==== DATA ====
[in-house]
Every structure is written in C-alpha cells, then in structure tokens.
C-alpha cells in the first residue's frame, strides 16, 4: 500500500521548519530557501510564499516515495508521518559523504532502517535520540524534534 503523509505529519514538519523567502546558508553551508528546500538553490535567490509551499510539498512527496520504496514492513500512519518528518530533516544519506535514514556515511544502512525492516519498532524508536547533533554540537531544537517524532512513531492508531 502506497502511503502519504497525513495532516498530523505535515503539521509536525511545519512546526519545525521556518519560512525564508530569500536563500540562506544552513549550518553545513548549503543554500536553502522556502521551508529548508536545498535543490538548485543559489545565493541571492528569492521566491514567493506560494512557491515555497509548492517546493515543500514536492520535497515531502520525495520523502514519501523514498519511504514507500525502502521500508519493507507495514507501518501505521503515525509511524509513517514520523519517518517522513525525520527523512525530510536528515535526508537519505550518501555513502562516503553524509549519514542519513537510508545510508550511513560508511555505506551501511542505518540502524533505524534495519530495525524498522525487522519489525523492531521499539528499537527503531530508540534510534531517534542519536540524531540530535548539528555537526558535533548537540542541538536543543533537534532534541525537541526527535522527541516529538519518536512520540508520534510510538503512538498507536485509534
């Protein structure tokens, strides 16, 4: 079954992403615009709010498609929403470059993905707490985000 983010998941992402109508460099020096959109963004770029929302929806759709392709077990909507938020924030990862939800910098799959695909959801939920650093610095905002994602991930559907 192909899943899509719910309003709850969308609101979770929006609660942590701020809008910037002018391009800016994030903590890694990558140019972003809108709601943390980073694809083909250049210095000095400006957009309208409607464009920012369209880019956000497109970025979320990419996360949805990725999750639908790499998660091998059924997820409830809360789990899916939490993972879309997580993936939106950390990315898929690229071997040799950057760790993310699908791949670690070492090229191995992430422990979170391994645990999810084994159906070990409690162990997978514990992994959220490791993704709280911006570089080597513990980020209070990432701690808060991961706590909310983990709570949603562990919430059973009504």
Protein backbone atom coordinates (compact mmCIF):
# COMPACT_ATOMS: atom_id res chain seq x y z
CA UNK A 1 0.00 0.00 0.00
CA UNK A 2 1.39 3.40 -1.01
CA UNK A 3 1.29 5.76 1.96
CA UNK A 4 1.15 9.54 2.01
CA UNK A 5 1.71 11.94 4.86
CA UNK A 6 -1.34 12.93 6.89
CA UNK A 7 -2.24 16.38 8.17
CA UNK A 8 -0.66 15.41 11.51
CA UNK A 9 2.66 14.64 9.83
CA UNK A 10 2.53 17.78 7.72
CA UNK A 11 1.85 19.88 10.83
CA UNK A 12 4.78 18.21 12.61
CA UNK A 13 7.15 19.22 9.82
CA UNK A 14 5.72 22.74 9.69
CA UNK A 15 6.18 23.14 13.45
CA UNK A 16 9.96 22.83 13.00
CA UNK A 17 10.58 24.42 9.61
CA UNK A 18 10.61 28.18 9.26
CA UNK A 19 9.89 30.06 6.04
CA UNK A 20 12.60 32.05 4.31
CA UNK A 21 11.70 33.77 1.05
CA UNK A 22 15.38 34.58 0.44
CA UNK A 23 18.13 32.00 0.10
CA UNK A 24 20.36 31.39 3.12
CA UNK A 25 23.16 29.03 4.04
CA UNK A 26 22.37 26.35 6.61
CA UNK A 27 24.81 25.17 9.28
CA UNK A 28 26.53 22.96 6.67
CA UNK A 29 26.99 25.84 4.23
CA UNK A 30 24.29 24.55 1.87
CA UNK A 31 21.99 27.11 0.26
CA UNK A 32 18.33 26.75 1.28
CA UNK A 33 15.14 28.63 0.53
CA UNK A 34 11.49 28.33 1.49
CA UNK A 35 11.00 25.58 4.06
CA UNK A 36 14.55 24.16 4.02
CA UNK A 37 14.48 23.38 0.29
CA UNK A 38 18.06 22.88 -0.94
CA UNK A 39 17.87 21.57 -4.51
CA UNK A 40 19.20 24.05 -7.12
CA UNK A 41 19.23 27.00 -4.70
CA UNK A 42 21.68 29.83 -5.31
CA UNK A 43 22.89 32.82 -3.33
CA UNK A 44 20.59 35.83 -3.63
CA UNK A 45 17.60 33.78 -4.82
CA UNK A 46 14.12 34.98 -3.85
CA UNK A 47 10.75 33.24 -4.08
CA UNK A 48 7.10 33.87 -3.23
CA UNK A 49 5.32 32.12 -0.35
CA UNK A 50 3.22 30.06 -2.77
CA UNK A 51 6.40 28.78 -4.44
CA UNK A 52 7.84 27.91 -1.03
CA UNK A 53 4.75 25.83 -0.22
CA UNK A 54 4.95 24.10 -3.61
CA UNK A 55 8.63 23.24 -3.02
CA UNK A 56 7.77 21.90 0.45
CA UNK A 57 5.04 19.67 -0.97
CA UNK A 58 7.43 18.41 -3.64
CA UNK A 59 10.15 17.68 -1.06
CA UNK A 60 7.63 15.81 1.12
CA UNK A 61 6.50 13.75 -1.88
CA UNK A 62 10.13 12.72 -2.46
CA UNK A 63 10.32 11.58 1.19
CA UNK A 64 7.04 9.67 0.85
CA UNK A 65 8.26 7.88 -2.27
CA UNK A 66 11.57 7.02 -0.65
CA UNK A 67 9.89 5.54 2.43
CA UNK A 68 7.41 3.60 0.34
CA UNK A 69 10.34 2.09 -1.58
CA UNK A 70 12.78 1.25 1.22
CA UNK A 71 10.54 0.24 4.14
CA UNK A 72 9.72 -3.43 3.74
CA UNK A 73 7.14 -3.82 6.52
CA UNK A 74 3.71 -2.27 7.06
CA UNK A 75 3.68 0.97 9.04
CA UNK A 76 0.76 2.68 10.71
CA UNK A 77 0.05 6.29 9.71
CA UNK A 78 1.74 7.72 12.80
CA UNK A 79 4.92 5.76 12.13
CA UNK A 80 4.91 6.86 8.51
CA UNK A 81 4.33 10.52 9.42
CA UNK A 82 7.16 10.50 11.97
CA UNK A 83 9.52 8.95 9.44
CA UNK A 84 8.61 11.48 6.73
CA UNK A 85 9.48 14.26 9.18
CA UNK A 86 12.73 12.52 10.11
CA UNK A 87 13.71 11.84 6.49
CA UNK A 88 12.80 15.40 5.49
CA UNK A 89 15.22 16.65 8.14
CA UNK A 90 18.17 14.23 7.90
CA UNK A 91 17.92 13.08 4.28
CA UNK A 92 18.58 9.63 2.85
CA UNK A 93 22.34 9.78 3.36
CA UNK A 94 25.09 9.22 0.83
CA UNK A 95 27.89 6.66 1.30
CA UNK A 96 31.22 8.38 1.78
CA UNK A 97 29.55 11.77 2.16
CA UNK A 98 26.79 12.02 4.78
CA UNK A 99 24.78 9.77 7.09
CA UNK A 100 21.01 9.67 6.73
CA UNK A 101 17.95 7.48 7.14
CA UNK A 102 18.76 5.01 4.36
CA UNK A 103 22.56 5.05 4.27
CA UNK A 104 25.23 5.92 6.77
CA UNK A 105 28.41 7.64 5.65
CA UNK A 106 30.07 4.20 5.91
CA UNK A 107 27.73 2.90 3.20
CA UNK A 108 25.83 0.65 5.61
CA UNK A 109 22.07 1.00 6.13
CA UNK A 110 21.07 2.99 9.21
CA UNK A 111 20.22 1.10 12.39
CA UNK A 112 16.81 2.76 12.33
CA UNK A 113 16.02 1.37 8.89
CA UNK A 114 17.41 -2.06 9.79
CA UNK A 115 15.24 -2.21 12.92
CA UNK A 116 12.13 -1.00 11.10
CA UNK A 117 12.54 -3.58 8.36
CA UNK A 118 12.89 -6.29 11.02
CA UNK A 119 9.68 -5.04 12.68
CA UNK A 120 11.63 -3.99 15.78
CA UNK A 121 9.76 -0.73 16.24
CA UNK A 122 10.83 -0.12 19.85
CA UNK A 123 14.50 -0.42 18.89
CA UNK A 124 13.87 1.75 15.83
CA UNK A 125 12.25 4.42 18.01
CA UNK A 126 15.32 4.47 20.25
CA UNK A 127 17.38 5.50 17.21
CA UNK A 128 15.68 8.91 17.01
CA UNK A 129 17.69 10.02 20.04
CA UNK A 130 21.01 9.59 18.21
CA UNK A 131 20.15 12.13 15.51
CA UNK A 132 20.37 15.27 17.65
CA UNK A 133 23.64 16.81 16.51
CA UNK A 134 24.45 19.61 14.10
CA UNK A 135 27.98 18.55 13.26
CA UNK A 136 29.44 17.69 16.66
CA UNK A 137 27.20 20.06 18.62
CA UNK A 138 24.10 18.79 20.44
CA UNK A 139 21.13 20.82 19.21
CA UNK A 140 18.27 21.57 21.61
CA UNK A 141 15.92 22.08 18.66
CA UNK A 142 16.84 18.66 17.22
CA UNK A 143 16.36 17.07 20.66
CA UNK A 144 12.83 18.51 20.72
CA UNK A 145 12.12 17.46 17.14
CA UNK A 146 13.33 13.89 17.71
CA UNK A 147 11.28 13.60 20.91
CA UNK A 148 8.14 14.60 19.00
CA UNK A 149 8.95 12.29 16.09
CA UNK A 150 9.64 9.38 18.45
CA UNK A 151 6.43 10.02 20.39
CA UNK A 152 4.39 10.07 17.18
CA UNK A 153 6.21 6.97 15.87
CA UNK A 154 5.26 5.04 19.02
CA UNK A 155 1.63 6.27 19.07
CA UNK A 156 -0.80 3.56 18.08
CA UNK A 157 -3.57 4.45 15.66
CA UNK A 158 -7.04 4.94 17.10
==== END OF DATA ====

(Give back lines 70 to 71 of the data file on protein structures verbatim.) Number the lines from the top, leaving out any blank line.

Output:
CA UNK A 64 7.04 9.67 0.85
CA UNK A 65 8.26 7.88 -2.27